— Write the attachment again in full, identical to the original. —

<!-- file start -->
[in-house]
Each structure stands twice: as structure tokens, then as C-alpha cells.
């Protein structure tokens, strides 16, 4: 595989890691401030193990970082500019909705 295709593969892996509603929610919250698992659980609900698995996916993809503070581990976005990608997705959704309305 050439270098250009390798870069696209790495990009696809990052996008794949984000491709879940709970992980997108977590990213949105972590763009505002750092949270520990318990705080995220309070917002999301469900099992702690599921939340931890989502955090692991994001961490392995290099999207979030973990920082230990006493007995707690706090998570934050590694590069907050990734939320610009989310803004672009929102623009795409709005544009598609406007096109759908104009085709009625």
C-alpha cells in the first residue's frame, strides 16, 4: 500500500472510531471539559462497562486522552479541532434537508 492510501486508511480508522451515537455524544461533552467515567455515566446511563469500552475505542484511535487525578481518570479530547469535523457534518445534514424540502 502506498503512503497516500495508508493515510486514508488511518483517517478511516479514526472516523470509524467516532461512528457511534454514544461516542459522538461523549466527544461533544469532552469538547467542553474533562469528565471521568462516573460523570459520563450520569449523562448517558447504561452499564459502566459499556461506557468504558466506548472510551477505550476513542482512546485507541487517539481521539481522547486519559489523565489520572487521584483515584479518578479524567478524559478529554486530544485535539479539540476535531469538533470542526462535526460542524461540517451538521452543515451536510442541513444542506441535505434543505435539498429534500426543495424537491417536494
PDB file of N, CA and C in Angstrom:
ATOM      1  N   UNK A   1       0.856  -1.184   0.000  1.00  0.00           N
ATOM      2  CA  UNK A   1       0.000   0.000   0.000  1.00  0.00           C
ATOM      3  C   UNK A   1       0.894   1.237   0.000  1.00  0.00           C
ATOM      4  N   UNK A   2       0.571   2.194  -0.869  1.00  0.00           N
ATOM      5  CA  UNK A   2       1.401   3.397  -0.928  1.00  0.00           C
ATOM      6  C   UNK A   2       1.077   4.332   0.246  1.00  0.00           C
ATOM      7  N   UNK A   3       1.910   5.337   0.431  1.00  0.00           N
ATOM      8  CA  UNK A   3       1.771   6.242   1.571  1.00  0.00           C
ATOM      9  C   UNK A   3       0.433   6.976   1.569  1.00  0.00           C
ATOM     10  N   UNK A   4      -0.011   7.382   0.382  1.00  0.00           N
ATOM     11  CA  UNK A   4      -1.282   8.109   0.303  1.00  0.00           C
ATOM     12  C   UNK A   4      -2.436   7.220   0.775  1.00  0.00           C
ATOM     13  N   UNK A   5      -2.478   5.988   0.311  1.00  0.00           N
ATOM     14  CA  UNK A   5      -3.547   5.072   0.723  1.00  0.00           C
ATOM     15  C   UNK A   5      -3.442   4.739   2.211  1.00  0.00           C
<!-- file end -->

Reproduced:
[in-house]
Each structure stands twice: as structure tokens, then as C-alpha cells.
């Protein structure tokens, strides 16, 4: 595989890691401030193990970082500019909705 295709593969892996509603929610919250698992659980609900698995996916993809503070581990976005990608997705959704309305 050439270098250009390798870069696209790495990009696809990052996008794949984000491709879940709970992980997108977590990213949105972590763009505002750092949270520990318990705080995220309070917002999301469900099992702690599921939340931890989502955090692991994001961490392995290099999207979030973990920082230990006493007995707690706090998570934050590694590069907050990734939320610009989310803004672009929102623009795409709005544009598609406007096109759908104009085709009625």
C-alpha cells in the first residue's frame, strides 16, 4: 500500500472510531471539559462497562486522552479541532434537508 492510501486508511480508522451515537455524544461533552467515567455515566446511563469500552475505542484511535487525578481518570479530547469535523457534518445534514424540502 502506498503512503497516500495508508493515510486514508488511518483517517478511516479514526472516523470509524467516532461512528457511534454514544461516542459522538461523549466527544461533544469532552469538547467542553474533562469528565471521568462516573460523570459520563450520569449523562448517558447504561452499564459502566459499556461506557468504558466506548472510551477505550476513542482512546485507541487517539481521539481522547486519559489523565489520572487521584483515584479518578479524567478524559478529554486530544485535539479539540476535531469538533470542526462535526460542524461540517451538521452543515451536510442541513444542506441535505434543505435539498429534500426543495424537491417536494
PDB file of N, CA and C in Angstrom:
ATOM      1  N   UNK A   1       0.856  -1.184   0.000  1.00  0.00           N
ATOM      2  CA  UNK A   1       0.000   0.000   0.000  1.00  0.00           C
ATOM      3  C   UNK A   1       0.894   1.237   0.000  1.00  0.00           C
ATOM      4  N   UNK A   2       0.571   2.194  -0.869  1.00  0.00           N
ATOM      5  CA  UNK A   2       1.401   3.397  -0.928  1.00  0.00           C
ATOM      6  C   UNK A   2       1.077   4.332   0.246  1.00  0.00           C
ATOM      7  N   UNK A   3       1.910   5.337   0.431  1.00  0.00           N
ATOM      8  CA  UNK A   3       1.771   6.242   1.571  1.00  0.00           C
ATOM      9  C   UNK A   3       0.433   6.976   1.569  1.00  0.00           C
ATOM     10  N   UNK A   4      -0.011   7.382   0.382  1.00  0.00           N
ATOM     11  CA  UNK A   4      -1.282   8.109   0.303  1.00  0.00           C
ATOM     12  C   UNK A   4      -2.436   7.220   0.775  1.00  0.00           C
ATOM     13  N   UNK A   5      -2.478   5.988   0.311  1.00  0.00           N
ATOM     14  CA  UNK A   5      -3.547   5.072   0.723  1.00  0.00           C
ATOM     15  C   UNK A   5      -3.442   4.739   2.211  1.00  0.00           C